SpaceX’s New Pad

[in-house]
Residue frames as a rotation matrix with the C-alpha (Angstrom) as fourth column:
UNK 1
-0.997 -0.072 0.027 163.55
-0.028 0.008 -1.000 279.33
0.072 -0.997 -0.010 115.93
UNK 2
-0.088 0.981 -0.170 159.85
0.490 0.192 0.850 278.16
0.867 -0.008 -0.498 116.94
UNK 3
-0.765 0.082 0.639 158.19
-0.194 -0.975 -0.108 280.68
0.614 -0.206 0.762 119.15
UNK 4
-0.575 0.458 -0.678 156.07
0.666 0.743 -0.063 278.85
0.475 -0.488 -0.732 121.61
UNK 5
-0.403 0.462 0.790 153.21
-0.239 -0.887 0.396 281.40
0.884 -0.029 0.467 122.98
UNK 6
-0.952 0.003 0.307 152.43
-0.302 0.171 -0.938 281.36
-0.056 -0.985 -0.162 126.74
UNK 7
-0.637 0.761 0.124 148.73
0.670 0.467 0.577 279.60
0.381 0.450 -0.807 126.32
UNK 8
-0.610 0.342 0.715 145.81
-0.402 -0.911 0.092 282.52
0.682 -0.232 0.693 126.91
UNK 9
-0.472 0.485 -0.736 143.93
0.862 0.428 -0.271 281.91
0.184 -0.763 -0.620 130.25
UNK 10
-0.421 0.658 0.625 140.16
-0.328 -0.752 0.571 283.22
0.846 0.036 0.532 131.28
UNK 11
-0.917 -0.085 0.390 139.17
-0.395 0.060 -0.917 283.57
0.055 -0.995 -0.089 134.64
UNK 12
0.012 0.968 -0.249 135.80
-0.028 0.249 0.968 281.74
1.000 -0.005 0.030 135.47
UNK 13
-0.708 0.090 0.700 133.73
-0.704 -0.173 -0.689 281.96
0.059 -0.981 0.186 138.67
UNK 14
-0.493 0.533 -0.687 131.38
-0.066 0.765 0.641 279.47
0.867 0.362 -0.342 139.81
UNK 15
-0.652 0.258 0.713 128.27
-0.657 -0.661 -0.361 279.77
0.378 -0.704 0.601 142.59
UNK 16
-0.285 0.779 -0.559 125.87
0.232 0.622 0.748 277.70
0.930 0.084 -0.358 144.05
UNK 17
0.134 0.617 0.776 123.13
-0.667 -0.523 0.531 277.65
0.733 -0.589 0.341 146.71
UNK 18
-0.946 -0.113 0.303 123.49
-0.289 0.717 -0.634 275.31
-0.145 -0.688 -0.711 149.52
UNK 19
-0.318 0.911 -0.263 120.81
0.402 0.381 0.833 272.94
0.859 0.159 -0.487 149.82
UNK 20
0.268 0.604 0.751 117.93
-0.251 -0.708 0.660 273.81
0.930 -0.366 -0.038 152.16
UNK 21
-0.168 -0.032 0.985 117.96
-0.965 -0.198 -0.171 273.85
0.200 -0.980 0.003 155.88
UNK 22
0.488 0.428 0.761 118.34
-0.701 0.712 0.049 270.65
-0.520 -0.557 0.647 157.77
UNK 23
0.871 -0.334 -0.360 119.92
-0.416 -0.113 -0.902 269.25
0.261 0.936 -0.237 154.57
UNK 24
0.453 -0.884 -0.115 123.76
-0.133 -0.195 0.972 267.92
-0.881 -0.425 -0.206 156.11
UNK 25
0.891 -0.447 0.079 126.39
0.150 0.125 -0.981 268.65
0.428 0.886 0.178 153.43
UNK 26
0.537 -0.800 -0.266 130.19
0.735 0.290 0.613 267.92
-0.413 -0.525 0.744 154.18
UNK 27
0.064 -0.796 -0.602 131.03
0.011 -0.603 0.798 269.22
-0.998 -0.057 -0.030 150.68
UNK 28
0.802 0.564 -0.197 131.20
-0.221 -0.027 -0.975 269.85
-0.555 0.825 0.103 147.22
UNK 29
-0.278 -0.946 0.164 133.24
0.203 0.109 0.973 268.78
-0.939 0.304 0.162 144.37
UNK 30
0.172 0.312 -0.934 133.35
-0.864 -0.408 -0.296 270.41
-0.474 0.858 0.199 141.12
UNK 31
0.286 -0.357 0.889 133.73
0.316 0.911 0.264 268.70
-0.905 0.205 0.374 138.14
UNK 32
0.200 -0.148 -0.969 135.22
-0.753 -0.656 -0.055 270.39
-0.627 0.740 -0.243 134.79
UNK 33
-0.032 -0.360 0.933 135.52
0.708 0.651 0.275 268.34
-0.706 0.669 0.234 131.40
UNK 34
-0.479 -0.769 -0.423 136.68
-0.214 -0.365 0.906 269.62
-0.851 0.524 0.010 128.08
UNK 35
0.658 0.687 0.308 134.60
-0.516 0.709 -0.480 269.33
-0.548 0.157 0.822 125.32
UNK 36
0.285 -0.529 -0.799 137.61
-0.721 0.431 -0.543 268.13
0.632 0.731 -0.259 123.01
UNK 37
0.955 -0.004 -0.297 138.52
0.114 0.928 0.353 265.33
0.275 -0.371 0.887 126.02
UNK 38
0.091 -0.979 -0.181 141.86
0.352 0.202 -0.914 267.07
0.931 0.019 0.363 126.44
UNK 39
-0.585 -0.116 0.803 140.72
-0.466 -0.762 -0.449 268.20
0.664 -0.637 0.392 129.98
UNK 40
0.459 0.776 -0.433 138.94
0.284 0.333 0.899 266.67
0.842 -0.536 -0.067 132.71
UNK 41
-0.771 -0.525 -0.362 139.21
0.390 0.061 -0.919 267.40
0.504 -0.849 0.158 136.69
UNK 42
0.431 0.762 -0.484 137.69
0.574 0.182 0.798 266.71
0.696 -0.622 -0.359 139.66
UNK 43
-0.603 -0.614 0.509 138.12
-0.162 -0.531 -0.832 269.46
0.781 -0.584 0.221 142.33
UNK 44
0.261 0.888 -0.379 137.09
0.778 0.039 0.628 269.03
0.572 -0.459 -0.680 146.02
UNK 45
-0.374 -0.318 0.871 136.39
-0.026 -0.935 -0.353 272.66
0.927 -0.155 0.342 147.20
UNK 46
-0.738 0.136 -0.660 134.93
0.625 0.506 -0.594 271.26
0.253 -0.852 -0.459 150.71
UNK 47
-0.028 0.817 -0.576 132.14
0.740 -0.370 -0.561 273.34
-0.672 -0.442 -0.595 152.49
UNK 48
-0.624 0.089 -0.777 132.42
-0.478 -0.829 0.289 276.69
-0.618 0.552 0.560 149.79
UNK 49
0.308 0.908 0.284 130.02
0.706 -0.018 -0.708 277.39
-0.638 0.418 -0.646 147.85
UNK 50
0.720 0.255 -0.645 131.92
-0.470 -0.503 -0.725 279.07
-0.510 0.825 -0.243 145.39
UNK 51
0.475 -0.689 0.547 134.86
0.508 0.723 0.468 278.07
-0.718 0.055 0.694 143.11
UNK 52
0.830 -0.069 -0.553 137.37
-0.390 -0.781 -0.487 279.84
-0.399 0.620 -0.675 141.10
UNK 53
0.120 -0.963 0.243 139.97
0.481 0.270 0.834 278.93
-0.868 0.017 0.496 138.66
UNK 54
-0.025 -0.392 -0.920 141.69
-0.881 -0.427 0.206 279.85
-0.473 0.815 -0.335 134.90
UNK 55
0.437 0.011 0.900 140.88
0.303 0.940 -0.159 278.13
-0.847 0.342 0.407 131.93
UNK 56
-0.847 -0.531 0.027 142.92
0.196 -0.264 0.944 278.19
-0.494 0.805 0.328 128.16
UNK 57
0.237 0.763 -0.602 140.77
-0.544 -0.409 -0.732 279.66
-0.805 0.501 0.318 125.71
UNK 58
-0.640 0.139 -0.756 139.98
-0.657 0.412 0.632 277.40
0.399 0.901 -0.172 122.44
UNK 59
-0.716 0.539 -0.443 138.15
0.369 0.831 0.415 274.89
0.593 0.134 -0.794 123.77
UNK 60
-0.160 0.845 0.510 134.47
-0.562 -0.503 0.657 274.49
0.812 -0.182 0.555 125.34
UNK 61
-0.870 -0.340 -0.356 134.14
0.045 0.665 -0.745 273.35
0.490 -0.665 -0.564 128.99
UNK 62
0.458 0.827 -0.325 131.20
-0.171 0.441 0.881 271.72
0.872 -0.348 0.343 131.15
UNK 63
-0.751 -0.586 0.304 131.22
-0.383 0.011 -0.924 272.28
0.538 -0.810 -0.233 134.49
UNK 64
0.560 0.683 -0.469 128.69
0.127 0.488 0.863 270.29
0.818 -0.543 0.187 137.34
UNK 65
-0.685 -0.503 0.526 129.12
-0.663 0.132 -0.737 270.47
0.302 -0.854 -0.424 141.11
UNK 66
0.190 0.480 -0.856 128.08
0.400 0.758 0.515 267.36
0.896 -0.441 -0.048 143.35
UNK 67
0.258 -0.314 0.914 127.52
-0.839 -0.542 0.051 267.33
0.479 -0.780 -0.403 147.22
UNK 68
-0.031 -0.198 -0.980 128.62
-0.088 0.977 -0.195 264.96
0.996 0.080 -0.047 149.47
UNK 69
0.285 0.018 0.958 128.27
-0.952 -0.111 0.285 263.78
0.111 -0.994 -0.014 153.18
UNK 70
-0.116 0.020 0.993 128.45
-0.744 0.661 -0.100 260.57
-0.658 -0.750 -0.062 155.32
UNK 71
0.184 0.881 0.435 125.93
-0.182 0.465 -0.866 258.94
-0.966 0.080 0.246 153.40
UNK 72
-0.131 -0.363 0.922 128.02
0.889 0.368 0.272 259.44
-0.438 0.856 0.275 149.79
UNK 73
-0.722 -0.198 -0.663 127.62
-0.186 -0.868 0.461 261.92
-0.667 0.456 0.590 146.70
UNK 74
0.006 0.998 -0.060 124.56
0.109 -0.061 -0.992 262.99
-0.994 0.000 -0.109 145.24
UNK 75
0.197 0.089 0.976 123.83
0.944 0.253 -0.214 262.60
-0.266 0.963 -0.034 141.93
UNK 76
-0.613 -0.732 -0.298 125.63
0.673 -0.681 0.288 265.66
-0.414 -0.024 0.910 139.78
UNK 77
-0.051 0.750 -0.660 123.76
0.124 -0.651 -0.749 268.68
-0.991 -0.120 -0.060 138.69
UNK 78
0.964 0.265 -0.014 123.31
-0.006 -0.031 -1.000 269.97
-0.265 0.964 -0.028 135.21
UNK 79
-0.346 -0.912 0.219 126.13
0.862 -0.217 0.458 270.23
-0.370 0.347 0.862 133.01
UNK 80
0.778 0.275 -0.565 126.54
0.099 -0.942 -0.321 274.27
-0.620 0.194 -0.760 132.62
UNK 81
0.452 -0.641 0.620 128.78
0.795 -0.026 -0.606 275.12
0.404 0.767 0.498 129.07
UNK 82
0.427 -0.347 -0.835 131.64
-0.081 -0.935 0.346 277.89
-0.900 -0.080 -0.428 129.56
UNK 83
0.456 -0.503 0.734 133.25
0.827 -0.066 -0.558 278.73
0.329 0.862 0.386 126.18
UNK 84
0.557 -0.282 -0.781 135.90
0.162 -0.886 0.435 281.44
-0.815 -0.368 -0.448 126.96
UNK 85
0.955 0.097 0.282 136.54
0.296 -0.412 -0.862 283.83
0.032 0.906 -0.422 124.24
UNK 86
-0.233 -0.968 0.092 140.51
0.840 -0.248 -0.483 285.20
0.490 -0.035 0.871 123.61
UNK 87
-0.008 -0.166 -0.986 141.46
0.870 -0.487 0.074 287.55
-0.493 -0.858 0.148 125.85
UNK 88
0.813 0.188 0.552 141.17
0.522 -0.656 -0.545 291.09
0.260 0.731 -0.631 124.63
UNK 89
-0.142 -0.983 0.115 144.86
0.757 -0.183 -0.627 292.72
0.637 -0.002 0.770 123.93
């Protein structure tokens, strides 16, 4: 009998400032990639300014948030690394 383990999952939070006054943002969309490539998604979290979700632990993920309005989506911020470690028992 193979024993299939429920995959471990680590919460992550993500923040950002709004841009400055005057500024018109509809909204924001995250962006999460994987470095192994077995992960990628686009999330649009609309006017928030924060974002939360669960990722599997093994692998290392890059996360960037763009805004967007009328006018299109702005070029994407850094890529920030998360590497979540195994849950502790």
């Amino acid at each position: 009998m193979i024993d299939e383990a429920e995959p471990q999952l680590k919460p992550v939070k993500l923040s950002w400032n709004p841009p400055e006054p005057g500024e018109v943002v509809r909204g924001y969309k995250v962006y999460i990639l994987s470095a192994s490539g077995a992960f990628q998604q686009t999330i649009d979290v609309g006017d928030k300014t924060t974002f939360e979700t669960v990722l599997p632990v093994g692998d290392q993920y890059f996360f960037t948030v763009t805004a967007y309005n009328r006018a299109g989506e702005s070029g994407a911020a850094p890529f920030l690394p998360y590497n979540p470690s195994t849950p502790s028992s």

By now there have been two separate Booster 9 Static fires within the month of August as SpaceX prepares to launch Starship a second time. Both of which used the new water-cooled steel plate to dampen and deflect the heat, power, and sound waves that 33 Raptor engines produce. While only partial thrust and for a few seconds, they still give a great insight into how these pad upgrades have performed and what it will look like on launch day. Before Starship’s first launch back in April, the static fire certainly didn’t destroy the pad, but it didn’t necessarily provide a lot of confidence in its integrity. Even using partial thrust small pieces of debris could still be seen flying during and after the test. This eventually led to the launch day and complete destruction of the Fondag concrete. This time around SpaceX is paying a lot more attention to the pad and its surrounding structures. Even launch day timelines have changed which will no doubt have an effect on the pad and what forces it’s exposed to during the launch. Here I will go more in-depth into the state of Starship’s new pad protection, how it held up against two different static fires, the difference on launch day, and more.